Wednesday, July 9, 2014

An amazing find today

Kandiss and Michelle when pot was first found.
While there is much more to report and more pictures to share, one discovery today deserves its own post (and the video at the bottom of this post).  In Area G today, during the excavation of the rich midden deposit beneath the clay floor/cap layer, undergraduate student Kandiss Cambell made a completely unexpected discovery in the form of a small whole Apalachee pot.  While potsherds both small and large are commonly found while shovel scraping the midden deposits, Kandiss' careful and attentive work revealed that the pottery fragment she barely scraped with her shovel was much larger than any yet found at Mission Escambe, and in fact turned out to be a nearly complete small flaring rim jar apparently discarded two and a half centuries ago because a small portion of its lip had broken off. 
Jen Knutson pauses from excavating the jar.
Careful examination of the soil stains at this level revealed no discernible pit outlines within which the pot might have been buried, but it was close enough to an adjacent large posthole pit outline that it may have been associated with backfilling that posthole.  Another alternative is that the pot was broken within a residential structure that burned, and was subsequently buried with fill dirt and capped with clay (which would account for the abundant charcoal and charred bone fragments in this layer).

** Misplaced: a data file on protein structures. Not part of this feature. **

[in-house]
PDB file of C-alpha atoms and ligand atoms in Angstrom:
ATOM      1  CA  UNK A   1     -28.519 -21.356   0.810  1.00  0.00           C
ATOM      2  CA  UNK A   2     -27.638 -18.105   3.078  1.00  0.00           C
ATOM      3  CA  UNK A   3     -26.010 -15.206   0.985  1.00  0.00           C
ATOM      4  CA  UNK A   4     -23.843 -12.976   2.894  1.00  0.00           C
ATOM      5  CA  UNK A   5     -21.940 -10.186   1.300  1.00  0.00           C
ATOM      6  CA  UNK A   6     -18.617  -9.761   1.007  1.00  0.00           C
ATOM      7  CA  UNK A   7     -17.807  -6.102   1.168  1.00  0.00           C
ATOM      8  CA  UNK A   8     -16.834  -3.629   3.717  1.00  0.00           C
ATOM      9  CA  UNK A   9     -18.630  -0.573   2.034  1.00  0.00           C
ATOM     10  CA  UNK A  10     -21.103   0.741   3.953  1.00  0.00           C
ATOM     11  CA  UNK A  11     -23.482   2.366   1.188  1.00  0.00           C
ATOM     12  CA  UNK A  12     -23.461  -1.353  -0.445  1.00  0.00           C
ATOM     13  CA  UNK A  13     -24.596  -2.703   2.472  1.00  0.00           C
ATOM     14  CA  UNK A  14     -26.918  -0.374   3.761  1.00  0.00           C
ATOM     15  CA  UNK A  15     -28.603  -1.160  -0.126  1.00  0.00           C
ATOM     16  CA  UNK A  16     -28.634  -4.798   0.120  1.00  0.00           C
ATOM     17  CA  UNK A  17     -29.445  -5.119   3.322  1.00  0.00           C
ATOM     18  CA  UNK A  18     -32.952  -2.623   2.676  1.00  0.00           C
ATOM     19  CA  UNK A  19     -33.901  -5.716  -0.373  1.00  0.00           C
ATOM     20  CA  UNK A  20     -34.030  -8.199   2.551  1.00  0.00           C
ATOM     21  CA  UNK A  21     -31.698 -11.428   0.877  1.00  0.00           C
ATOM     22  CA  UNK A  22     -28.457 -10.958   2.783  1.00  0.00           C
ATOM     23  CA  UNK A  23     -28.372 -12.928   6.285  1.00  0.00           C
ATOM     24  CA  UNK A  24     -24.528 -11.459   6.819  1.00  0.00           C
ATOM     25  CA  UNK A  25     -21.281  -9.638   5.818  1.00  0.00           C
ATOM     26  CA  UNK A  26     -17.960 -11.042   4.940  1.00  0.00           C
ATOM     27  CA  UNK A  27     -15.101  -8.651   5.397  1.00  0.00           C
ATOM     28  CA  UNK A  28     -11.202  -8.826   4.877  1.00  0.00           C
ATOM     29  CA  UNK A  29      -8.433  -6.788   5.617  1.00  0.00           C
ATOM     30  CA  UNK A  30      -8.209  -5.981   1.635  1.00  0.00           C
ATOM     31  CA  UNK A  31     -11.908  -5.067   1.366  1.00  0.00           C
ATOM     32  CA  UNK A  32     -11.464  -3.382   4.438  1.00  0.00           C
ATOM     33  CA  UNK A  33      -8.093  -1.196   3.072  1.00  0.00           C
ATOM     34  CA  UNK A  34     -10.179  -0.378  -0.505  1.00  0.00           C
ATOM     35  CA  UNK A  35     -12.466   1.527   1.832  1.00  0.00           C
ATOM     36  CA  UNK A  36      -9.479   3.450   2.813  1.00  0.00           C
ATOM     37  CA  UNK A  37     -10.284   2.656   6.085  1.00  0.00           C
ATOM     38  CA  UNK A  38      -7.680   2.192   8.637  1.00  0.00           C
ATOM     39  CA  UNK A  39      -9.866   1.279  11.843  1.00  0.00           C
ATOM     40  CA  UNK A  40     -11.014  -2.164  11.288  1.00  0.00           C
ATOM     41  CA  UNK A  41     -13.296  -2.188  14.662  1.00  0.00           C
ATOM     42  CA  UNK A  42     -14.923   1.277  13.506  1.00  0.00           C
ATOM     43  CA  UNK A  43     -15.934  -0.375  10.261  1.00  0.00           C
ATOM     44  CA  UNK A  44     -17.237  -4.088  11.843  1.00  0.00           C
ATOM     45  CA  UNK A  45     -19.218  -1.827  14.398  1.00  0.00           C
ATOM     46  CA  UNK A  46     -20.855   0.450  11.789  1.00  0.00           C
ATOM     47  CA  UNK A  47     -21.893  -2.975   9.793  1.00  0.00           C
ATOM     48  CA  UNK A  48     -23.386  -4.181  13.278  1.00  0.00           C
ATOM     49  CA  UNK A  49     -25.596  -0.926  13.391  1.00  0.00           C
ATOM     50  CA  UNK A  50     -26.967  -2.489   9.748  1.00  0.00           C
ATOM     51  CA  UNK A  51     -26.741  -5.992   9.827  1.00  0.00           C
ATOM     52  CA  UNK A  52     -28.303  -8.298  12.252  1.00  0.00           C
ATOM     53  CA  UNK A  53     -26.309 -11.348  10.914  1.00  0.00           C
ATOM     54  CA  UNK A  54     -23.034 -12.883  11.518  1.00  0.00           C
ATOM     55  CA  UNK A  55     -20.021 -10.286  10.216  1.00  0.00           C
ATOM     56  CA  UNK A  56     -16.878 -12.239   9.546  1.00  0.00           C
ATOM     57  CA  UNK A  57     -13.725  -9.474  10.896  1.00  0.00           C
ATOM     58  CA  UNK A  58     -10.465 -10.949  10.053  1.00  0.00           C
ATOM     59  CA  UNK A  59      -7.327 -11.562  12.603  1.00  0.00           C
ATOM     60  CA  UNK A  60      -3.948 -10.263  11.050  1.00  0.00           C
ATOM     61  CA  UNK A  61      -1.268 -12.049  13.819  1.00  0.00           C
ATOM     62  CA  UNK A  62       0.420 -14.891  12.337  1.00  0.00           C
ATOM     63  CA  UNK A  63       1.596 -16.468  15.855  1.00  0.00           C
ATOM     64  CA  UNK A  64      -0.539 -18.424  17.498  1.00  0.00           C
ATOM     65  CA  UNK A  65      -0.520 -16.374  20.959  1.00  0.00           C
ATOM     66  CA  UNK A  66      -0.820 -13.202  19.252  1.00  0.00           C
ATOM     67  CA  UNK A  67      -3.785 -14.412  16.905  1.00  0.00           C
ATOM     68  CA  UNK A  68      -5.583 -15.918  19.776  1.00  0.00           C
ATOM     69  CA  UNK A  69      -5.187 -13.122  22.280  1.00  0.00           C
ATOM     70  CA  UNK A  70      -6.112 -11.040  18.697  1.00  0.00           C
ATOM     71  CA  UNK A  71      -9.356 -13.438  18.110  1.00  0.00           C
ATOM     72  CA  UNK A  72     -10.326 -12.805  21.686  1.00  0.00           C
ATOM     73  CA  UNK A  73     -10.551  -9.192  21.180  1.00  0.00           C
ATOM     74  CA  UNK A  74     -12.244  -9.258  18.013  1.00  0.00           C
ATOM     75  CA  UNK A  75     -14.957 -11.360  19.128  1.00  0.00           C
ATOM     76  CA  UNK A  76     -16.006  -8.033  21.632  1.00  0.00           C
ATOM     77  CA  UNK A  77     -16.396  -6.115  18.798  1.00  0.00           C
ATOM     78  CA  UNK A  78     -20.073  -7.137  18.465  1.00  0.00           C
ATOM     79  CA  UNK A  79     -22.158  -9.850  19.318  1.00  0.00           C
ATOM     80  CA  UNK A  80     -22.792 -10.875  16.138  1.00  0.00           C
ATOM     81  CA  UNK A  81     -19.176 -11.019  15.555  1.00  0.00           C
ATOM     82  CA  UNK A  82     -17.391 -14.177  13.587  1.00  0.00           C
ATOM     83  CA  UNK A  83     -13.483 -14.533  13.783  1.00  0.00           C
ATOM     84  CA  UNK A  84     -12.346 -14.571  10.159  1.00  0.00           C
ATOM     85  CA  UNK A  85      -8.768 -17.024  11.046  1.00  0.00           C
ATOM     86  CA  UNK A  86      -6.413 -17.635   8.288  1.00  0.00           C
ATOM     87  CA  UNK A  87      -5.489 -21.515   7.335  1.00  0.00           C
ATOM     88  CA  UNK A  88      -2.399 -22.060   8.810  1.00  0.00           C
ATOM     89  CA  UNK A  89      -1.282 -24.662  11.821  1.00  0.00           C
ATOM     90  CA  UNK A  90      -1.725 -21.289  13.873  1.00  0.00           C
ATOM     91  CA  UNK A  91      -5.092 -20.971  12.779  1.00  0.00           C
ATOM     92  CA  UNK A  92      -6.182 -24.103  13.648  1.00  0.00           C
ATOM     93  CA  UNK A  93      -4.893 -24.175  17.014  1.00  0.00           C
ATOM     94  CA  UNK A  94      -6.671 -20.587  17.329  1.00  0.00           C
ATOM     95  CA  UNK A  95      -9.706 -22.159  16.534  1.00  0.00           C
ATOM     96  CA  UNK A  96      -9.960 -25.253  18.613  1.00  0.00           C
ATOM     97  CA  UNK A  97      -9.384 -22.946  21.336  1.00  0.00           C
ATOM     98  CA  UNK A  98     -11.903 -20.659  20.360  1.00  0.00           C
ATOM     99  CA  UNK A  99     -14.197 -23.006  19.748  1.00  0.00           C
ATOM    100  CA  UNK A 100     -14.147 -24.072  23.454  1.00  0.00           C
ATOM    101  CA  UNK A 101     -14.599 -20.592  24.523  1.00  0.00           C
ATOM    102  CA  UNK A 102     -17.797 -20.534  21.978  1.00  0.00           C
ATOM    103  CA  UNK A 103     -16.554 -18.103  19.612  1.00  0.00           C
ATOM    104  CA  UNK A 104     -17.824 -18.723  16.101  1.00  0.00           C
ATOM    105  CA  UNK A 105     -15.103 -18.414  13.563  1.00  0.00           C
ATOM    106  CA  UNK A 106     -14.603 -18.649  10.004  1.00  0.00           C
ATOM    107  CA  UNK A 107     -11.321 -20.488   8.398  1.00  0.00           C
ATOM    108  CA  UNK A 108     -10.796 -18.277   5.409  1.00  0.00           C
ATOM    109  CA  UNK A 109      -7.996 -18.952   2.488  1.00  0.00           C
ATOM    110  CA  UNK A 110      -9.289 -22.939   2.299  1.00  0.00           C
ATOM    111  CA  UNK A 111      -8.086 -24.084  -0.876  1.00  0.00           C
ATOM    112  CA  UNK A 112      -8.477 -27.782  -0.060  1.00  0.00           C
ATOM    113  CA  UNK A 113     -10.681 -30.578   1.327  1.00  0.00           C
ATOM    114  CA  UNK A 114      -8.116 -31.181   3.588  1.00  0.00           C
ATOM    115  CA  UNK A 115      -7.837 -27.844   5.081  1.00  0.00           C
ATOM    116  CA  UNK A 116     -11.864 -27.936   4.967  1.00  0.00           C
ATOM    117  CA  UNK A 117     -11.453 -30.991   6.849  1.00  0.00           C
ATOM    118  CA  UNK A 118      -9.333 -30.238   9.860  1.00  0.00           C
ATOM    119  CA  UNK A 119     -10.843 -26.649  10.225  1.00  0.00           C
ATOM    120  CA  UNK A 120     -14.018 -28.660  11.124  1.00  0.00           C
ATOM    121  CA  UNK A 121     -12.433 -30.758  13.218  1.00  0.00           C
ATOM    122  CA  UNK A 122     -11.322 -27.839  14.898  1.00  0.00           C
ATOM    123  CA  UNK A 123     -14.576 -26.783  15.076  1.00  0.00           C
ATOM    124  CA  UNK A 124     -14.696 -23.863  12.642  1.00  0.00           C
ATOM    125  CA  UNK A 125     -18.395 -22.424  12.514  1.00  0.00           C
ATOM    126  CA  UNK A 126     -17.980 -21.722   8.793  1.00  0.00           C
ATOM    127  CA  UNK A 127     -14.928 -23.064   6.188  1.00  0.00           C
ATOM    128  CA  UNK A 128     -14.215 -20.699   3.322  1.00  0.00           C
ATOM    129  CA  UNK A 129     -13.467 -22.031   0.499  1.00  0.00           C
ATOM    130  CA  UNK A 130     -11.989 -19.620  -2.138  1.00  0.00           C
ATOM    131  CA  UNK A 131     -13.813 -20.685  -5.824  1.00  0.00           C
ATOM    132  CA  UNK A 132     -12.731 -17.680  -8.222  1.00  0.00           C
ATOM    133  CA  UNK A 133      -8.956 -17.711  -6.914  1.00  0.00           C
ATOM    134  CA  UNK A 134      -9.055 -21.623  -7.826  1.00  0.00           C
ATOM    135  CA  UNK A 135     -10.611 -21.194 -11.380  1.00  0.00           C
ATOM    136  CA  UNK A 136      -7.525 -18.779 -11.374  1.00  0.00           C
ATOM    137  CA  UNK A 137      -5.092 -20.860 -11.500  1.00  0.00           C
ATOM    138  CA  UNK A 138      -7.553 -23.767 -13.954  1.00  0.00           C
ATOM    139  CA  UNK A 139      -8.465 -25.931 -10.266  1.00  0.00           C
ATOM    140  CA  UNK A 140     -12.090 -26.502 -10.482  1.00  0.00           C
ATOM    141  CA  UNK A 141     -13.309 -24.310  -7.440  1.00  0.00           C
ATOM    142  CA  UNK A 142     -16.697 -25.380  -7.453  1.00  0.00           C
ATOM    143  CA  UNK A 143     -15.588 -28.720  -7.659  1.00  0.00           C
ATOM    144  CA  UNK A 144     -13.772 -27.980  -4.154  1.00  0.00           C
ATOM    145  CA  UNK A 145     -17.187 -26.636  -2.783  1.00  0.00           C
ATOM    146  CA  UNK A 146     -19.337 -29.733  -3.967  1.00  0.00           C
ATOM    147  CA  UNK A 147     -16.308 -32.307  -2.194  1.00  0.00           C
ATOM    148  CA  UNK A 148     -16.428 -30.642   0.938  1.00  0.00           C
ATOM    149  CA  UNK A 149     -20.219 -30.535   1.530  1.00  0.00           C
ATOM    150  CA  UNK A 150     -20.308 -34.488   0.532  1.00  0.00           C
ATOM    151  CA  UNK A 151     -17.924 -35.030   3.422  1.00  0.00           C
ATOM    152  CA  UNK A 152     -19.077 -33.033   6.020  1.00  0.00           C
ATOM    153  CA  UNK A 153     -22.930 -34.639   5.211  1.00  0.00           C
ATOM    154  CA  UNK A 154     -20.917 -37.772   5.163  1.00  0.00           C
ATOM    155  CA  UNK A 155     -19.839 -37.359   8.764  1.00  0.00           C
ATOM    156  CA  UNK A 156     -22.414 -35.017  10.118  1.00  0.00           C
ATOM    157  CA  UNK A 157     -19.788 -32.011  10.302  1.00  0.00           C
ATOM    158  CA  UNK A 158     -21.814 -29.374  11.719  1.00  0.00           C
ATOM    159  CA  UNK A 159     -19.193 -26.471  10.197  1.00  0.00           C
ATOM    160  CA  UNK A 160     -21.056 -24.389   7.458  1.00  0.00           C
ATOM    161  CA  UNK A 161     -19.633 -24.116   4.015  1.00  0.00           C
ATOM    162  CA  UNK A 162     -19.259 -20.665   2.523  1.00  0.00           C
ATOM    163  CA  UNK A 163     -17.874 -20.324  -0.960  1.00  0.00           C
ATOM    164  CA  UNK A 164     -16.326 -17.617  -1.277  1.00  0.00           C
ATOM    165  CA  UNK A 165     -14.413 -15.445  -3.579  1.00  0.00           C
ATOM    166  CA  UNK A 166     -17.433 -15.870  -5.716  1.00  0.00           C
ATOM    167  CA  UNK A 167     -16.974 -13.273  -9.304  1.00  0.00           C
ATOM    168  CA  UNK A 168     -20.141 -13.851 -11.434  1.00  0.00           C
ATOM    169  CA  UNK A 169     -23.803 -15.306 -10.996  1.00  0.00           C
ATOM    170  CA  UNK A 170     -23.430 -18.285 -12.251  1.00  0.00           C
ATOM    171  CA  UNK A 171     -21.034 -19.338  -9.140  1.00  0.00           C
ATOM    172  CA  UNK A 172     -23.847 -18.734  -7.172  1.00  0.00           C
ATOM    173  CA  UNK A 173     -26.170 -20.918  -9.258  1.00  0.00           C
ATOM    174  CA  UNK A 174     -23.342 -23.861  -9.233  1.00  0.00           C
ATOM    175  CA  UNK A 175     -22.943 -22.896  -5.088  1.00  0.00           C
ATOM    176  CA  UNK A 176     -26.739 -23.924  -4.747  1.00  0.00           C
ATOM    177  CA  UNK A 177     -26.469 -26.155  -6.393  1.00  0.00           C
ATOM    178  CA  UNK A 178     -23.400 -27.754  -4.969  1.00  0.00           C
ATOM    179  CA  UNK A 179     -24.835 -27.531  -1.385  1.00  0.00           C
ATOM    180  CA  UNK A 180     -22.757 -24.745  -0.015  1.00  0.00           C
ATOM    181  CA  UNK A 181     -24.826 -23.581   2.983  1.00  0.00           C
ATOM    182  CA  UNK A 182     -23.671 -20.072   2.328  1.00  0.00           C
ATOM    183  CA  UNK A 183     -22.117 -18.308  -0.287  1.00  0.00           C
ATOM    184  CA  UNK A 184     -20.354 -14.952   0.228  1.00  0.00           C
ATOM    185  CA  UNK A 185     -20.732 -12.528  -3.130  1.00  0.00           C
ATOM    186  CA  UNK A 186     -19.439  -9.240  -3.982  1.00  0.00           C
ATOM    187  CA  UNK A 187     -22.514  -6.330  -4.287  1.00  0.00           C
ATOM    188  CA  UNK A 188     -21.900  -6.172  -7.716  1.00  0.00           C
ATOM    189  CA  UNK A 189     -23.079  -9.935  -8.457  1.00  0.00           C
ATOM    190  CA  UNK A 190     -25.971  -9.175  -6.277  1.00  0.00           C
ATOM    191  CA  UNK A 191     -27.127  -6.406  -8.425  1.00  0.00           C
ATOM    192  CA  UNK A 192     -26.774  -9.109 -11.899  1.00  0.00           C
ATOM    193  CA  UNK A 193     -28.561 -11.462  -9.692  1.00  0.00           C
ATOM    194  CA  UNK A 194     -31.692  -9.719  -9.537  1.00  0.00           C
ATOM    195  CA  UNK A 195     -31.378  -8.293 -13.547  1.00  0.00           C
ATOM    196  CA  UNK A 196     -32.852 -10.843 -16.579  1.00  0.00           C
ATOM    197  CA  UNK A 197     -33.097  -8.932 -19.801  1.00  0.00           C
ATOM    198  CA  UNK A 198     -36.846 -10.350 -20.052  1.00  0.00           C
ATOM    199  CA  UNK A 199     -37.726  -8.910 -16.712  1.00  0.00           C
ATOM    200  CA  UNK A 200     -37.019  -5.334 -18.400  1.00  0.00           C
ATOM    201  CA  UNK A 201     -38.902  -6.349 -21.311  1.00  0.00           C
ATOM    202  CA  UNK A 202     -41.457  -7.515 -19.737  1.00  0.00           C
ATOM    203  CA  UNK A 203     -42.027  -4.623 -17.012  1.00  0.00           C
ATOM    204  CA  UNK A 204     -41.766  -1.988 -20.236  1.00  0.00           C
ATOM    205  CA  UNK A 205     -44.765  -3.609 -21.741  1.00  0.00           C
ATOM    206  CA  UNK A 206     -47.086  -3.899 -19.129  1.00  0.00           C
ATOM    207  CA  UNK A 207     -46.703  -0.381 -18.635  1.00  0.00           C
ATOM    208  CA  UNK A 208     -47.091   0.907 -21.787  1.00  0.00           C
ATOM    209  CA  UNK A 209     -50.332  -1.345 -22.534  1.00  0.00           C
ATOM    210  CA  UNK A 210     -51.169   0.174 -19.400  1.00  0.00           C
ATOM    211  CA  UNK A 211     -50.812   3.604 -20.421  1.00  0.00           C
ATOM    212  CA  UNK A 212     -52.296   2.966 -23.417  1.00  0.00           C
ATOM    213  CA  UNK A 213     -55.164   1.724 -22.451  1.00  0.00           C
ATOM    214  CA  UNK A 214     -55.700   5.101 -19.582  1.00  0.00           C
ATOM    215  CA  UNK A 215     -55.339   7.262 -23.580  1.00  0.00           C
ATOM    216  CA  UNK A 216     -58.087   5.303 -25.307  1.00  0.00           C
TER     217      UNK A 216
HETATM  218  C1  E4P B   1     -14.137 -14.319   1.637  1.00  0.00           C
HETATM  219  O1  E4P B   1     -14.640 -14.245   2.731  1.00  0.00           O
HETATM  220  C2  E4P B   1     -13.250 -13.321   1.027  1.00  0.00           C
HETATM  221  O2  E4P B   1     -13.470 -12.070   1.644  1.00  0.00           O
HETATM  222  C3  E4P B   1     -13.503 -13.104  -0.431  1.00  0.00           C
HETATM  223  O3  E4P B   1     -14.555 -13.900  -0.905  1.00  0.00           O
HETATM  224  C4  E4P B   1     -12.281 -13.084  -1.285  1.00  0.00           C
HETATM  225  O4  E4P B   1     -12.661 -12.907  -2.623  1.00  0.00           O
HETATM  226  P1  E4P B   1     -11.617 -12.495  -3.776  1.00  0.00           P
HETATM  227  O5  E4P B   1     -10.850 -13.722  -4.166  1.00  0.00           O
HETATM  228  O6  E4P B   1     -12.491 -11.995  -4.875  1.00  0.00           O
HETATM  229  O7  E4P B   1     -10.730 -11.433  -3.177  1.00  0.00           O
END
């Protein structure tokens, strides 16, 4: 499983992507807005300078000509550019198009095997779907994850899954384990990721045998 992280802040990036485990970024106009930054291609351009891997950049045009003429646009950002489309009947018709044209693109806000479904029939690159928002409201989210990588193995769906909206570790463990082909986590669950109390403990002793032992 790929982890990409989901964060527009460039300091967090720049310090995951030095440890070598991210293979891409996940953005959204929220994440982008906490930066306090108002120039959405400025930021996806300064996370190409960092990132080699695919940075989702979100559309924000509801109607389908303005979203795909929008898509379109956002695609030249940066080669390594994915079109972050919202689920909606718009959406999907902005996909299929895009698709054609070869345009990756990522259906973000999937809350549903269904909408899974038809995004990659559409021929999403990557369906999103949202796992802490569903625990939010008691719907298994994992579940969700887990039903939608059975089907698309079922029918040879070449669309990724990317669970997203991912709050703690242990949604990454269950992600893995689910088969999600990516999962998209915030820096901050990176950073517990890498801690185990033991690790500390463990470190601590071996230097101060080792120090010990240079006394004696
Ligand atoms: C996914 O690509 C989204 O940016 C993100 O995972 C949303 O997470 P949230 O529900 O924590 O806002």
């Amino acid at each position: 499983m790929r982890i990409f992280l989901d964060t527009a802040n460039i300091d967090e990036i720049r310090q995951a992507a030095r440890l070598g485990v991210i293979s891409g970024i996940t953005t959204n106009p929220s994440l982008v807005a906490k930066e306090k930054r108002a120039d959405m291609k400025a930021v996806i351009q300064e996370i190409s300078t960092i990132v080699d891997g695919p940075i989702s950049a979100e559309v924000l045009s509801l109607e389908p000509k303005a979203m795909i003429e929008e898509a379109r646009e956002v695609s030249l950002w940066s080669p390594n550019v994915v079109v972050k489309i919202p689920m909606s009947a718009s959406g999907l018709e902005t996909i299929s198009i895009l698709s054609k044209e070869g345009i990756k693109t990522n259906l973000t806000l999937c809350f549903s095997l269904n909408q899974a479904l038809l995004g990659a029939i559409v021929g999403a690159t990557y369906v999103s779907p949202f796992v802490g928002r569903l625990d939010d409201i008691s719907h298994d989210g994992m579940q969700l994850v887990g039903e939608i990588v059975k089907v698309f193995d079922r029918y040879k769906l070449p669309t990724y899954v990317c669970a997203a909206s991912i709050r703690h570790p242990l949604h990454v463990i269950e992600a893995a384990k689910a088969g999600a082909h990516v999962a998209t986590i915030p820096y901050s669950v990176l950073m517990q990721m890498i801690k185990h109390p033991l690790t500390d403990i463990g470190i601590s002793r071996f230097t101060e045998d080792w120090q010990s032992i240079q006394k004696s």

Although we will explore the area around the jar tomorrow in order to learn more about its context and the circumstances of its deposition, the vessel was removed and transported to the lab in order to ensure that impending rain this afternoon did not damage it. 
The excavated jar in situ nearly ready to be removed.
We hope to be able to excavate the contents of the vessel under controlled conditions in the lab so that we may find evidence for its original contents and/or use, potentially exploring chemical residues inside the vessel, as well as any pollen grains or plant phytoliths that might have survived inside the protected conditions of the jar.

Videos of the excavation of the pot have been compiled together in the link below.

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